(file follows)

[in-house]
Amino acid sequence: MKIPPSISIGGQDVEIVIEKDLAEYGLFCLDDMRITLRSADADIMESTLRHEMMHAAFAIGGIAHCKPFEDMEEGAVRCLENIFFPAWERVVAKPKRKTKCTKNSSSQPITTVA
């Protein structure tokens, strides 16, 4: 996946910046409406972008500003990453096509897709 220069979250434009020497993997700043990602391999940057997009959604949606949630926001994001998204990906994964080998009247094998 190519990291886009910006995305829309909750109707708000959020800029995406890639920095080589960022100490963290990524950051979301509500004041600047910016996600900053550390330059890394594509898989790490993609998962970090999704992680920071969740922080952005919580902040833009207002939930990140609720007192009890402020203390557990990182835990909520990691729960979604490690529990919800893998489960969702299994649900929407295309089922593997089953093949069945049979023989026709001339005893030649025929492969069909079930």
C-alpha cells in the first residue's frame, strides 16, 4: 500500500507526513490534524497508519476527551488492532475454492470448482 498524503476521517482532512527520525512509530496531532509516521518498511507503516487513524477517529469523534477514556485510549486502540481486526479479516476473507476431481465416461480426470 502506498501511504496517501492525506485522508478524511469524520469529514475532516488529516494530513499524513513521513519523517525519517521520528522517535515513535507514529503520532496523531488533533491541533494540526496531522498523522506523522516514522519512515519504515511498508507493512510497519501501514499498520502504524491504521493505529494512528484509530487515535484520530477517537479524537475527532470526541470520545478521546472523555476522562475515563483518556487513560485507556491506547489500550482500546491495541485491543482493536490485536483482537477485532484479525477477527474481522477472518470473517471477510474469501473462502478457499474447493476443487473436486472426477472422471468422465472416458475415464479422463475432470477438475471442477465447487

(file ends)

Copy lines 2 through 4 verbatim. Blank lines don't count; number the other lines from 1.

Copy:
Amino acid sequence: MKIPPSISIGGQDVEIVIEKDLAEYGLFCLDDMRITLRSADADIMESTLRHEMMHAAFAIGGIAHCKPFEDMEEGAVRCLENIFFPAWERVVAKPKRKTKCTKNSSSQPITTVA
């Protein structure tokens, strides 16, 4: 996946910046409406972008500003990453096509897709 220069979250434009020497993997700043990602391999940057997009959604949606949630926001994001998204990906994964080998009247094998 190519990291886009910006995305829309909750109707708000959020800029995406890639920095080589960022100490963290990524950051979301509500004041600047910016996600900053550390330059890394594509898989790490993609998962970090999704992680920071969740922080952005919580902040833009207002939930990140609720007192009890402020203390557990990182835990909520990691729960979604490690529990919800893998489960969702299994649900929407295309089922593997089953093949069945049979023989026709001339005893030649025929492969069909079930």
C-alpha cells in the first residue's frame, strides 16, 4: 500500500507526513490534524497508519476527551488492532475454492470448482 498524503476521517482532512527520525512509530496531532509516521518498511507503516487513524477517529469523534477514556485510549486502540481486526479479516476473507476431481465416461480426470 502506498501511504496517501492525506485522508478524511469524520469529514475532516488529516494530513499524513513521513519523517525519517521520528522517535515513535507514529503520532496523531488533533491541533494540526496531522498523522506523522516514522519512515519504515511498508507493512510497519501501514499498520502504524491504521493505529494512528484509530487515535484520530477517537479524537475527532470526541470520545478521546472523555476522562475515563483518556487513560485507556491506547489500550482500546491495541485491543482493536490485536483482537477485532484479525477477527474481522477472518470473517471477510474469501473462502478457499474447493476443487473436486472426477472422471468422465472416458475415464479422463475432470477438475471442477465447487